Contributed by Helen Chiu, BC Provincial Renal Agency and the Nephrology Research Office. Helen was kind enough to chat with us about how her virtual, multisite workplace managed to build Change Day momentum and develop their team culture through a group pledge.
You were very involved in spearheading Change Day at the BC Renal Agency. How did you end up in that role?
I went to the 2015 Quality Forum, which is where Change Day was launched, so that’s where I heard about it. It made sense to me— it was very exciting, because everyone can do it, and it starts from little steps. So I thought I’d give it a try here at the Renal Agency, given my role, which is supporting quality improvement activities across the different provincial committees.
How did Change Day work in the Renal Agency?
At the BC Renal Agency, we work in a virtual network with the health authority renal programs to plan and coordinate care for patients with kidney disease. Our core staff members are located in several different locations, so it took some thinking in terms of how to organize it. I approached Dr. Adeera Levin, our executive director and Gloria Freeborn, an agency director, and they were very supportive. In fact, Dr. Levin, made the first pledge from the Renal Agency.
From the start I realized we couldn’t possibly promote Change Day in three different locations, and it wouldn’t be as effective if I was the only person doing it. So I put out invitations to potential “champions” at the other offices, and luckily there were some people at each office who took it on. Together we started organizing our internal effort. They were very excited; they thought it was something very meaningful to do.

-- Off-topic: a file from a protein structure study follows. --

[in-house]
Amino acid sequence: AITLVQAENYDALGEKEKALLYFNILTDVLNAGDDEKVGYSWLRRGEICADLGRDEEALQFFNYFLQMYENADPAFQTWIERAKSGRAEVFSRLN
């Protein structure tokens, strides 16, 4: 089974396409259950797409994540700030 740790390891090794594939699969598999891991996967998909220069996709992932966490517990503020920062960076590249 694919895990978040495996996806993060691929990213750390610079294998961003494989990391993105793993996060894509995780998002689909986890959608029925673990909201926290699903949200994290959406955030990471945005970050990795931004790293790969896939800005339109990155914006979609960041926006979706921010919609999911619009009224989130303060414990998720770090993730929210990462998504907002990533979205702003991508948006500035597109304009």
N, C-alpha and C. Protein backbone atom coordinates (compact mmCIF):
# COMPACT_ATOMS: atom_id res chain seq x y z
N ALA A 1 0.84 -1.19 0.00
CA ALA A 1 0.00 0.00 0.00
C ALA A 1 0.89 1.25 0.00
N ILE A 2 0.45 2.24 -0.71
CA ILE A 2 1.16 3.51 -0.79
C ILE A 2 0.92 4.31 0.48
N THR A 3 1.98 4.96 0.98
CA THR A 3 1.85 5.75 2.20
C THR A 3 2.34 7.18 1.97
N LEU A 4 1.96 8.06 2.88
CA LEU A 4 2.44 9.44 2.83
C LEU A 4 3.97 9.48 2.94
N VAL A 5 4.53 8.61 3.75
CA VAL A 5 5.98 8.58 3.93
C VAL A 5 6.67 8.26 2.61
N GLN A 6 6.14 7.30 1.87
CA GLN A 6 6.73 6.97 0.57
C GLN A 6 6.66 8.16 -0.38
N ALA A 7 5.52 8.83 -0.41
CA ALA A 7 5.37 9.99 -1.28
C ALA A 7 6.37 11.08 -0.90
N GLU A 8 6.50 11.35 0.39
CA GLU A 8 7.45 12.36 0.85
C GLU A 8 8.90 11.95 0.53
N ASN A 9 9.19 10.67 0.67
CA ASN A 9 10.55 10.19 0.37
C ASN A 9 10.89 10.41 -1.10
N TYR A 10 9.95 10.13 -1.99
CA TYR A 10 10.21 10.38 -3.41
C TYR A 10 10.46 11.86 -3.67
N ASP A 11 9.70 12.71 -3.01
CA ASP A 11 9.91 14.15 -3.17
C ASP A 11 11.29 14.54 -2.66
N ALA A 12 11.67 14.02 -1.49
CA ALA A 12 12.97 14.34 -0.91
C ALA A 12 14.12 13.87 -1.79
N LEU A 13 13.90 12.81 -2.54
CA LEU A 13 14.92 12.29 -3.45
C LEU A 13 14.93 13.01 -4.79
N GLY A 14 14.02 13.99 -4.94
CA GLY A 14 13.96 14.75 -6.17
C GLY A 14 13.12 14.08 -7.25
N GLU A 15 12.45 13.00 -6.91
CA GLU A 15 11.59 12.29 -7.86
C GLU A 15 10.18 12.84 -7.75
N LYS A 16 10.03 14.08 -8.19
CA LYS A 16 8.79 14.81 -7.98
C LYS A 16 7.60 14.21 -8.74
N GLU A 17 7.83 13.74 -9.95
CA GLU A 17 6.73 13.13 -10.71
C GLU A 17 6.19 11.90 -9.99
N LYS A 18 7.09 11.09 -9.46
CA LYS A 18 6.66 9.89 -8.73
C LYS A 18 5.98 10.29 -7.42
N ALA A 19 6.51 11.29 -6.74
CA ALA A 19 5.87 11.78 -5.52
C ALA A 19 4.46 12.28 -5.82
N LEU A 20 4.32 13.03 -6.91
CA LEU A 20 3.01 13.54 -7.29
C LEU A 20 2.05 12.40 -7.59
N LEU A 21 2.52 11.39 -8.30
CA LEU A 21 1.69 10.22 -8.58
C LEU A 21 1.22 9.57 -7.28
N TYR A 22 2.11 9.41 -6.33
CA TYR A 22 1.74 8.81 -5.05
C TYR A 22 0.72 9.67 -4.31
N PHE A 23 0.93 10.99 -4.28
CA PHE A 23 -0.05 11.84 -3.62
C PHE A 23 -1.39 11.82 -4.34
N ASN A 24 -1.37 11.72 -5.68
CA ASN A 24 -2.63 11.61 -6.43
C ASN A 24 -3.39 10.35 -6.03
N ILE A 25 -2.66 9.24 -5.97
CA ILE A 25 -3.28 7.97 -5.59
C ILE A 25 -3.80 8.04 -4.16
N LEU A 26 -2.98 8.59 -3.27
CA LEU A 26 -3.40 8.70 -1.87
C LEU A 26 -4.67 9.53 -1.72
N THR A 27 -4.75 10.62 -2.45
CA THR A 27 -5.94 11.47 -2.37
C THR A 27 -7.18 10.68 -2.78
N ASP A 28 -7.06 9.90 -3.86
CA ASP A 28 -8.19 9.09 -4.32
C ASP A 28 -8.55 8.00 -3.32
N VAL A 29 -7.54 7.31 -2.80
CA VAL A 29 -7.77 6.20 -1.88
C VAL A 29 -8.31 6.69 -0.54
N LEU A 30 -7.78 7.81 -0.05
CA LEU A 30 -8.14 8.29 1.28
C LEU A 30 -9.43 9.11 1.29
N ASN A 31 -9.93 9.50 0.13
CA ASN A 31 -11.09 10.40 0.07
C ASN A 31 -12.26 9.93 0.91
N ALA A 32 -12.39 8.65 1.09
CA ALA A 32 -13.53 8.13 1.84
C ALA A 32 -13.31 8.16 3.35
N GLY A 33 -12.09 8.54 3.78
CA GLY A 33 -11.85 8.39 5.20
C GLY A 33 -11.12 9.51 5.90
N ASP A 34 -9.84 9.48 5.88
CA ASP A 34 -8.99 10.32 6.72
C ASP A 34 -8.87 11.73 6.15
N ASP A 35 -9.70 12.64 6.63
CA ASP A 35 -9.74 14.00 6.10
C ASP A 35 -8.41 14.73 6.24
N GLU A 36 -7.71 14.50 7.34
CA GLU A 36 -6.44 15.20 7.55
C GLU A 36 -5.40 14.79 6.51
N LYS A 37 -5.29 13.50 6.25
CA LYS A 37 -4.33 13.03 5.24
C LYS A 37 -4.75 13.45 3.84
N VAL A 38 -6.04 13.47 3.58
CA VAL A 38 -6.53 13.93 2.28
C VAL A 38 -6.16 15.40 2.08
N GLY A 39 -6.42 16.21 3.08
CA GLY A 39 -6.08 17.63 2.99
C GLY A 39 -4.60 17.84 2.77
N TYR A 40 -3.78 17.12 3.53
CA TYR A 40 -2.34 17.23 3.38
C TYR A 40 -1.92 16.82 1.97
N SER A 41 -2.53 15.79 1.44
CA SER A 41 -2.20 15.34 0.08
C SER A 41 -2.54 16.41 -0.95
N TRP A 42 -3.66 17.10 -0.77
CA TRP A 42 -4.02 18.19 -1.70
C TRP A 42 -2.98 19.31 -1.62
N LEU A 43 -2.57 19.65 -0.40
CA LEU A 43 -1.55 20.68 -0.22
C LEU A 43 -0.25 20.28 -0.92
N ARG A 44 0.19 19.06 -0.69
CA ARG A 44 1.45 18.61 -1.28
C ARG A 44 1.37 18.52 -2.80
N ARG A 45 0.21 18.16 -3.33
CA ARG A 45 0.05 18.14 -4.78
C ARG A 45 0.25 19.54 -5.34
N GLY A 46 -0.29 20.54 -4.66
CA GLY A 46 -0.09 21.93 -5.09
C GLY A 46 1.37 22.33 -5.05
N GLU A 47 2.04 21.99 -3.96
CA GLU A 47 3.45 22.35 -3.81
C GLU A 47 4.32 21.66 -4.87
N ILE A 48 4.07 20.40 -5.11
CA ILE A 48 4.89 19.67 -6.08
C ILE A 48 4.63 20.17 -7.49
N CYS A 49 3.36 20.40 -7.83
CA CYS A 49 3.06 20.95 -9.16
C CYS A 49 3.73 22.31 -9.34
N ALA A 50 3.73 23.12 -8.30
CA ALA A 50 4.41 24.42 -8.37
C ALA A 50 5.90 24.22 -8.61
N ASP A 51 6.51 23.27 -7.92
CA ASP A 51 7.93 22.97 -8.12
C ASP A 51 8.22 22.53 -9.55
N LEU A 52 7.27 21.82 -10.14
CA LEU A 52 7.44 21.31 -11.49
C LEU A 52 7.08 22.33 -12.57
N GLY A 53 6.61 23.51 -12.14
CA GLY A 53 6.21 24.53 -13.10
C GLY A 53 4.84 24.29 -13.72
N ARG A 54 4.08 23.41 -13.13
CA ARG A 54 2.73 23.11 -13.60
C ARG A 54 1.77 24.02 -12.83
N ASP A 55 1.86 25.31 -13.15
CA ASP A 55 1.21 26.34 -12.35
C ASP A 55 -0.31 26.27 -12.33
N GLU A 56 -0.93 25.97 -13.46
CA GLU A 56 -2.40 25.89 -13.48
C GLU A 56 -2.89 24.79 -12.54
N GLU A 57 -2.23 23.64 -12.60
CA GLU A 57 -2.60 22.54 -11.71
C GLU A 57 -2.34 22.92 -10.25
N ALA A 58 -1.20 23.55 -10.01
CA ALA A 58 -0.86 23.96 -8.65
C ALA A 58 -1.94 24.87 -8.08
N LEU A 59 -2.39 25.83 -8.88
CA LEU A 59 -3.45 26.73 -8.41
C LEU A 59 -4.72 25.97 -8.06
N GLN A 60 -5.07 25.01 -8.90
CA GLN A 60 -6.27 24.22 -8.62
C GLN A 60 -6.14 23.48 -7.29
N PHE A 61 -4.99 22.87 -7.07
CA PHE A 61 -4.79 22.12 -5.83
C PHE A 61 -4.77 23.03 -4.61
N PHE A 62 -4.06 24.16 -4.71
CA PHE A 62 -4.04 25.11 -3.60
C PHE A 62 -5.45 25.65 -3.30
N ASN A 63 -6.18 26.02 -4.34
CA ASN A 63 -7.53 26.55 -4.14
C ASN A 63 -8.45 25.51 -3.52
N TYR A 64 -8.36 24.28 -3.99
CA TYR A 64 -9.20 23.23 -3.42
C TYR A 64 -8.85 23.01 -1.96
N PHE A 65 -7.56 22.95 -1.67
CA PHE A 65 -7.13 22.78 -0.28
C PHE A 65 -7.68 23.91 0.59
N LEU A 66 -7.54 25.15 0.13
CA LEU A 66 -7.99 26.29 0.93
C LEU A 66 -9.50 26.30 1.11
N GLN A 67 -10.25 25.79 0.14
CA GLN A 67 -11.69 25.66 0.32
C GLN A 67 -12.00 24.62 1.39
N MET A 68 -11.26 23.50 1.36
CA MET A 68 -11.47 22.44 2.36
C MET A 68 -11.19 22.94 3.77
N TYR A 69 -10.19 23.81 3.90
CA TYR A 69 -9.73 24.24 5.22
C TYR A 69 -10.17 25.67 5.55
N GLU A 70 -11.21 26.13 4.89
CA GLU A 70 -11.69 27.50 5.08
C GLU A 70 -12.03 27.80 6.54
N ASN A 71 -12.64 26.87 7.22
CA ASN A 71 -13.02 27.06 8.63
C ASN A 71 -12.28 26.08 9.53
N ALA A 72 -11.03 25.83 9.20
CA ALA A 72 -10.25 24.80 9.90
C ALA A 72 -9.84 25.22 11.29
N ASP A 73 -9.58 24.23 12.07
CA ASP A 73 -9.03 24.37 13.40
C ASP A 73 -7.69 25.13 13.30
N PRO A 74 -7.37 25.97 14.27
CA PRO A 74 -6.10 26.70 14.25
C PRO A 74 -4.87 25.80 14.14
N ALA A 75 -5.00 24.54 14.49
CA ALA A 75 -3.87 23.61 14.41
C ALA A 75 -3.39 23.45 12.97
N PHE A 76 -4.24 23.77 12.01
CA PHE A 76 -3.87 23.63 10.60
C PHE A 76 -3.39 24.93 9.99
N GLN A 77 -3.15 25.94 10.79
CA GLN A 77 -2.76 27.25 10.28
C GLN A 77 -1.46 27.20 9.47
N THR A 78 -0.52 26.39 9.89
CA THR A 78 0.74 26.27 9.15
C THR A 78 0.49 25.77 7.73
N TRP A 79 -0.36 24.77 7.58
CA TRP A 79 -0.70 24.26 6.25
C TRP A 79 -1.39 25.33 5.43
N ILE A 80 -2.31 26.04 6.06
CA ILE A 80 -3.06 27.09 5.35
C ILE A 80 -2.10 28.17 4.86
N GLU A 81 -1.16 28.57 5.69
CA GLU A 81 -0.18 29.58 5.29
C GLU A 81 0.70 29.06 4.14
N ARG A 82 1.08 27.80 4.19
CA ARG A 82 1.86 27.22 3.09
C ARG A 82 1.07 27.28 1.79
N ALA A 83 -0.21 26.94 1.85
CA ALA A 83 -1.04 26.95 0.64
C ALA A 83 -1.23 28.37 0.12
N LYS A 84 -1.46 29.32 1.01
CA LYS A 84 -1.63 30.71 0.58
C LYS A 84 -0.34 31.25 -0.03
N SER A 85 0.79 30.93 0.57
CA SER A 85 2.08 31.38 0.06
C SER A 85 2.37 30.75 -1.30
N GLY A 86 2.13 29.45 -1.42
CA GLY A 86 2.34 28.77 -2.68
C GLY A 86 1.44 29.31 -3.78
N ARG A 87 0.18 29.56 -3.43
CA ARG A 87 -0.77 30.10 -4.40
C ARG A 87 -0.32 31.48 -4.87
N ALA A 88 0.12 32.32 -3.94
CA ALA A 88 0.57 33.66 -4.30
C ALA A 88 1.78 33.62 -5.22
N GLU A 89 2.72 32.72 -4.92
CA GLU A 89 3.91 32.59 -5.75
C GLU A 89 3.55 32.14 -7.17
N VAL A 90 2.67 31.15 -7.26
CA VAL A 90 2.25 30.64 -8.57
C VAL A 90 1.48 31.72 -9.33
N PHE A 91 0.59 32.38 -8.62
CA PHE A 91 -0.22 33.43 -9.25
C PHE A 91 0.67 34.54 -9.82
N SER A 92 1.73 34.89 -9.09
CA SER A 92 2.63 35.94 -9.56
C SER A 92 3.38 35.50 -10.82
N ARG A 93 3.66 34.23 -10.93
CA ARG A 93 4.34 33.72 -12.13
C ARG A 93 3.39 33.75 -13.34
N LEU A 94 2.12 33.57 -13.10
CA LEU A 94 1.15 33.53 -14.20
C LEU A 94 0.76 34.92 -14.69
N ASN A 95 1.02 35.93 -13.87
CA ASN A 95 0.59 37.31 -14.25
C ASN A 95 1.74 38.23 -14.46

In terms of the external effort, with the different renal programs and the other people involved in the renal community, I worked with Gloria and Stacey Richardson, our organizational development team. They helped us spread the word through social media, websites, a newsletter and helped us to set up the opportunity to promote it at BC Kidney Days (held October 1st and 2nd, and attended by 450 renal and kidney transplant care professionals). We had a table right next to the entrance of the plenary presentation hall, so there was lots of visibility.
What were your pledges for Change Day?
I had a couple. One was affirming and acknowledging people who have done something positive, whether it’s at my workplace or my family, or amongst my friends. The other one is about bridging people for better health and compassionate person-centred care.
Tell me about your pledge to bridge people for better care.
My role is focused on quality improvement and also knowledge translation, because I have a research background, so what I do is help to facilitate some of the translation of the research evidence into practice. So that’s bridging the knowledge translation gap, but also facilitating research that is more relevant to informing practice.
More recently, I’ve been involved in patient-oriented work, both in the planning of improvement work in renal care within the province, and on the research side of things. It’s been quite a rewarding experience for me. I hear a lot of stories from patients, and having their perspective inform how we should plan for care and being able to involve them in designing and developing studies—that’s a piece that I’ve been doing that speaks to that pledge.
Making the pledge made me stop and reflect more as to how to take the time to listen to what patients are saying, and reflect on incorporating their voices in the work.